Another really overt and rigid separation that exists in Western dance training is that between the mind and body. When I hear the phrase “mind-body connection,” a lot of complicated feelings come up. On the most superficial level, taking any dance class— whether it’s ballet, modern, hip-hop, jazz, West African, or a fusion— is to train both the body and the mind to become stronger. Certainly, any kind of movement we do as humans requires both physical and mental skills. However, if we look deeper into Eurocentric dance training, we find this fundamental hierarchy that places the mind above the body, and this is an idea that has dominated the world of professional dance and dance education. From my very first years at the ballet barre as a child, I was taught that the body knows nothing, and that in ballet technique, it was the job of the mind to discipline, harness, and train the body to become “intelligent.” When people talk about the colonized body, this is what they mean. We were raised to treat our bodies like the European and U.S. colonists treated the indigenous people in every region that they invaded: the former being the enlightened, superior entity with the knowledge of excellence, and the latter being the uncivilized, naive entity that required this knowledge to thrive (even as I write this, I am realizing how the word ‘naive’ is derived from the word ‘native,’ which speaks to how racism and colonialism have embedded themselves in our language as well as our bodies. But that is a whole other can of worms).
As a young, passionate ballet student following this colonial script, I initially found a lot of satisfaction in it. My driven and goal-oriented personality really liked the idea that if I honed in and worked hard mentally, I would see tangible, physical results. And to its credit, ballet is a great teacher of patience and persistence, skills which I have taken with me as an adult. There came a severe tipping point in my training, though, right around puberty, where I felt like my body was failing me. At age 14, my feet grew out of proportion with my body, which made them interrupt the classical line of my leg that I was trying to achieve. For years, I got incessant comments from my teachers and peers about how awkward my feet looked, implying that I simply needed to point them harder. Then, about a year later, my body began a series of jarring and unpredictable growth spurts. In the span of one summer intensive, I surpassed both of my parents in height. As you can imagine, this really messed with my center of gravity, affecting every aspect of my technique. When teachers saw me struggling, they told me I just needed to “get stronger.” It felt like I was becoming worse the more I practiced, and on this line of colonial logic, I concluded that if my body wasn’t living up to the standard of excellence, my mind was to blame. This logic forms the basis for so much self-deprecation in the dance world, and to this day I struggle with weaponizing it on myself. Aspiring professional dancers demand so much of their bodies from the minute they start training, yet we are seldom taught how to appreciate them, how to give them love, or how to heal them from both physical and emotional traumas. Our bodies are miraculous, despite how mundane they can feel. The more we respect them, the more they will give back to us.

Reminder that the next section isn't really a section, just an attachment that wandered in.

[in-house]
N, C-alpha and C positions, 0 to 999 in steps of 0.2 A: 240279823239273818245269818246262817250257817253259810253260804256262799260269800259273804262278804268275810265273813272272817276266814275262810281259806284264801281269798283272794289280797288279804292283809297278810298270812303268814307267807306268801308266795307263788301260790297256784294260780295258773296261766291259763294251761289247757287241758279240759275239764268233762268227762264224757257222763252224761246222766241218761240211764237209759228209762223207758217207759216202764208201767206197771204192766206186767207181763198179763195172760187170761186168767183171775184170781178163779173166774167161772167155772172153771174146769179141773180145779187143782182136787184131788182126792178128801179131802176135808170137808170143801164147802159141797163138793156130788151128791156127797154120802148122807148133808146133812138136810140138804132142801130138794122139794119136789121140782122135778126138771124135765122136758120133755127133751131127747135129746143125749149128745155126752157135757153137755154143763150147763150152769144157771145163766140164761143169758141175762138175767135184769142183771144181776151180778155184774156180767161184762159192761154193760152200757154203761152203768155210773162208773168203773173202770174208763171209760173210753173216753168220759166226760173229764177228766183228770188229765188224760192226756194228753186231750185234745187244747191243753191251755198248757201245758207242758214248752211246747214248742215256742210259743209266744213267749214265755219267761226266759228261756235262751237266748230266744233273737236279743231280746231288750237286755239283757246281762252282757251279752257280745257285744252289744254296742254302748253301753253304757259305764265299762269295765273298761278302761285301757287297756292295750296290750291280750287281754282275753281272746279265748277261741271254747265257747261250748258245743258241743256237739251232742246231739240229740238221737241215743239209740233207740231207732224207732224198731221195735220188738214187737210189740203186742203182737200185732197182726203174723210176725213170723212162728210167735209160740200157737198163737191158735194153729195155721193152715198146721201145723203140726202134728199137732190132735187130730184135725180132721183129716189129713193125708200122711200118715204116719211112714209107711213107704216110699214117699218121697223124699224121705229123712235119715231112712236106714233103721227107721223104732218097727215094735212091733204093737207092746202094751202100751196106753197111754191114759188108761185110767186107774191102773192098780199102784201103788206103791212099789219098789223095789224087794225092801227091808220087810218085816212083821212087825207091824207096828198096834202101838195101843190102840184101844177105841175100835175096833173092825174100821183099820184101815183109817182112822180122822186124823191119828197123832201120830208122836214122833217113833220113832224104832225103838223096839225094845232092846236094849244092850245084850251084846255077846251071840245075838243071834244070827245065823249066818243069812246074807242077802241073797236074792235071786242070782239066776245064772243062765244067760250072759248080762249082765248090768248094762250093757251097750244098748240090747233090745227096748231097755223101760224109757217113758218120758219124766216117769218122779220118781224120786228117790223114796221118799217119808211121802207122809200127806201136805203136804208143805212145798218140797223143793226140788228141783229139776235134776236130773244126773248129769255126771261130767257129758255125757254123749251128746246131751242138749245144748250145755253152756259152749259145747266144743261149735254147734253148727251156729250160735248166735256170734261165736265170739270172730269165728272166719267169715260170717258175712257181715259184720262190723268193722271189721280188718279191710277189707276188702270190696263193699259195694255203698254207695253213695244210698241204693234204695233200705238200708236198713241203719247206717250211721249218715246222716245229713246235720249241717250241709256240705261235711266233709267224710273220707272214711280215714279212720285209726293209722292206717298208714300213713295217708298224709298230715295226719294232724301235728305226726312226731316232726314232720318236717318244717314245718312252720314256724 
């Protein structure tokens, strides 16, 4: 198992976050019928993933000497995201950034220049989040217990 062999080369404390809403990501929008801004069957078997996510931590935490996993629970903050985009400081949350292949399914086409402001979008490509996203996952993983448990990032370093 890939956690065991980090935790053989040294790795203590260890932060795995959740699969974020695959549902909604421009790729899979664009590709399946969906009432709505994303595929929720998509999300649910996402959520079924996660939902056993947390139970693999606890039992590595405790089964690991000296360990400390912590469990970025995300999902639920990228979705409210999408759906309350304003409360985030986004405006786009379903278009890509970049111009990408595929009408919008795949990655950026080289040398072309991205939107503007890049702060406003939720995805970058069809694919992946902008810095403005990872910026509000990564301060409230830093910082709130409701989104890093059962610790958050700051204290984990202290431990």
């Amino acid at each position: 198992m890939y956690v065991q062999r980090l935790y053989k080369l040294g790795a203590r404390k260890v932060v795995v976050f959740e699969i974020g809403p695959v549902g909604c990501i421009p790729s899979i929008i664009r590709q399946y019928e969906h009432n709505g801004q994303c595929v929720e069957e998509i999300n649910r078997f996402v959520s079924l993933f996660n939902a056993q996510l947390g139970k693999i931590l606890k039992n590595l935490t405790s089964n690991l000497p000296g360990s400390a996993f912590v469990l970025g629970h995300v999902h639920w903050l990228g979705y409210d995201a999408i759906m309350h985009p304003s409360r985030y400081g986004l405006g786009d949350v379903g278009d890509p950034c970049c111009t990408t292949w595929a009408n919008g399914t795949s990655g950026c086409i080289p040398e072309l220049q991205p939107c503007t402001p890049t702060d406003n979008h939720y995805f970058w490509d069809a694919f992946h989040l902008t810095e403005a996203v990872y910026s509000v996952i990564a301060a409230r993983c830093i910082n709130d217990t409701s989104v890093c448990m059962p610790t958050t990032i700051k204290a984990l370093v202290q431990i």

Also, we need to acknowledge what is even deemed ‘good’ or ‘beautiful’ in Western dance is based on an arbitrary and exclusive set of body standards. My body— which is long and thin and abides by these standards in some ways, but is also brown-skinned and large, has flat feet and knobby knees, and rejects these standards in other ways— is beautiful in its entirety. I am often complimented or seen in a dance space solely for my European features, but to segregate between the ‘good’ and ‘bad’ parts of a dancer is to invalidate their whole humanity.
Learning all of this (and unlearning my old emotional barriers) has been a valuable part of my growth, and I couldn’t have learned it any other way. But that doesn’t mean that we should continue to enforce these toxic norms. We can be better and do better for ourselves, for each other, and for the next generation of young dancers.